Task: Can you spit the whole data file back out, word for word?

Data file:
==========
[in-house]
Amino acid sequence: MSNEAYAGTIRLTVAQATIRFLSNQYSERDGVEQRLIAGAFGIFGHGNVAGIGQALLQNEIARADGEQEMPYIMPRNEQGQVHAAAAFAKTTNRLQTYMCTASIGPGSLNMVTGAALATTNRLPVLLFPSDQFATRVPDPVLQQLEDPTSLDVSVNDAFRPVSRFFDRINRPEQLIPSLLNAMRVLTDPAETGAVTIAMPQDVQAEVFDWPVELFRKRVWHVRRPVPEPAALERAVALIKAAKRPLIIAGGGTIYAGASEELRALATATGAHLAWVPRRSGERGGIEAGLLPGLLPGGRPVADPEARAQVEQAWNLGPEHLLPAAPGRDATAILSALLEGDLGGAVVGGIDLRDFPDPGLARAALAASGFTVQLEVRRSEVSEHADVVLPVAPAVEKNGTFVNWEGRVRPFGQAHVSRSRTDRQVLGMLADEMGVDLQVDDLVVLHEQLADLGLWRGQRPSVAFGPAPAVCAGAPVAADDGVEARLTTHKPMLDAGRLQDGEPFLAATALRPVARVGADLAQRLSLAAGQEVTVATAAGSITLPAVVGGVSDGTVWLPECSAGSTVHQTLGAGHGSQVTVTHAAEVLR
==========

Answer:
[in-house]
Amino acid sequence: MSNEAYAGTIRLTVAQATIRFLSNQYSERDGVEQRLIAGAFGIFGHGNVAGIGQALLQNEIARADGEQEMPYIMPRNEQGQVHAAAAFAKTTNRLQTYMCTASIGPGSLNMVTGAALATTNRLPVLLFPSDQFATRVPDPVLQQLEDPTSLDVSVNDAFRPVSRFFDRINRPEQLIPSLLNAMRVLTDPAETGAVTIAMPQDVQAEVFDWPVELFRKRVWHVRRPVPEPAALERAVALIKAAKRPLIIAGGGTIYAGASEELRALATATGAHLAWVPRRSGERGGIEAGLLPGLLPGGRPVADPEARAQVEQAWNLGPEHLLPAAPGRDATAILSALLEGDLGGAVVGGIDLRDFPDPGLARAALAASGFTVQLEVRRSEVSEHADVVLPVAPAVEKNGTFVNWEGRVRPFGQAHVSRSRTDRQVLGMLADEMGVDLQVDDLVVLHEQLADLGLWRGQRPSVAFGPAPAVCAGAPVAADDGVEARLTTHKPMLDAGRLQDGEPFLAATALRPVARVGADLAQRLSLAAGQEVTVATAAGSITLPAVVGGVSDGTVWLPECSAGSTVHQTLGAGHGSQVTVTHAAEVLR